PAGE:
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Believing in TV romances 'can hurt your real-life relationships'

Researchers have warned that getting too invested in on-screen relationships like the back-and-forth of Ross and Rachel in hit TV show ‘Friends’, could be bad for your real-life relationships.

Sex and relationships, Believing in TV romances 'can hurt your real-life relationships'

A study of 392 married individuals by psychologist Jeremy Osborn from Albion College in Michigan, showed that the more people believe in unrealistic portrayals of romance on TV, the less likely they were to be committed to real-life partners.

The couples were questioned on their relationship, including their feelings of satisfaction, expectations and commitment, as well as how much they watched and invested in soap opera and sitcom relationships.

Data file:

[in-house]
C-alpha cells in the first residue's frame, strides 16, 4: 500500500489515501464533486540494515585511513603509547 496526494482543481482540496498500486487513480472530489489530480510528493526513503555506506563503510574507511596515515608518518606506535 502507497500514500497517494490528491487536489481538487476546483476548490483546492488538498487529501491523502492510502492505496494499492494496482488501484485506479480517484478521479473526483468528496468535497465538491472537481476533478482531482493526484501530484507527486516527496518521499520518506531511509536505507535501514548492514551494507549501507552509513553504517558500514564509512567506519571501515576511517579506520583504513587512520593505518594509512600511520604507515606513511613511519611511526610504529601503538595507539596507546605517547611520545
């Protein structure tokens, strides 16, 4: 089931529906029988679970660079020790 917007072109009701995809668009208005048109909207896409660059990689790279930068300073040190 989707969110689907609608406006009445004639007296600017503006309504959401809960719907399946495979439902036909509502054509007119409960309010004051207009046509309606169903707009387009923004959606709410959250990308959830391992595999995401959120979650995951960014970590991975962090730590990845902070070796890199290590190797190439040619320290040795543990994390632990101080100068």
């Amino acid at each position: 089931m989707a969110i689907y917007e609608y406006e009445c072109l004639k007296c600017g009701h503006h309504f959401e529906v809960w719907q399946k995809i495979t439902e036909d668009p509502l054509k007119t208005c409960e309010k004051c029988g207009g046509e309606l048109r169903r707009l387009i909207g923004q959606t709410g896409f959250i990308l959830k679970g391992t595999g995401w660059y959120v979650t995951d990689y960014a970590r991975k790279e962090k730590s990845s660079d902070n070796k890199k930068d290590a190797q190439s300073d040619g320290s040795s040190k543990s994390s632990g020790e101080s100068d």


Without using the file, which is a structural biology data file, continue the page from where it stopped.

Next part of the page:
Those with a higher ‘belief’ in TV romances were more likely to be drawn to alternatives than their current partner - including a preference for being single.

Those with a higher investment also felt their real relationships ‘cost’ them more in personal freedom and time alone, and also made them more aware of their partner’s flaws.

“In this study I found that people who believe the unrealistic portrayals on TV are actually less committed to their spouses and think their alternatives to their spouse are relatively attractive,” the Daily Mail quoted Osborn as saying.

“My hope would be that people would read this article and take a look at their own relationships and the relationships of those around them.

“How realistic are your expectations for your partner and where did those expectations come from?” Osborn said.

However, on the flip side, those people also reported the same levels of satisfaction.

“People with higher belief in television portrayals might see their relationships as more costly than their lower belief counterparts do, but because they also expected higher costs they are no less satisfied,” Osborn said.

“We live in a society that perpetually immerses itself in media images from both TV and the web, but most people have no sense of the ways those images are impacting them,” Osborn added.

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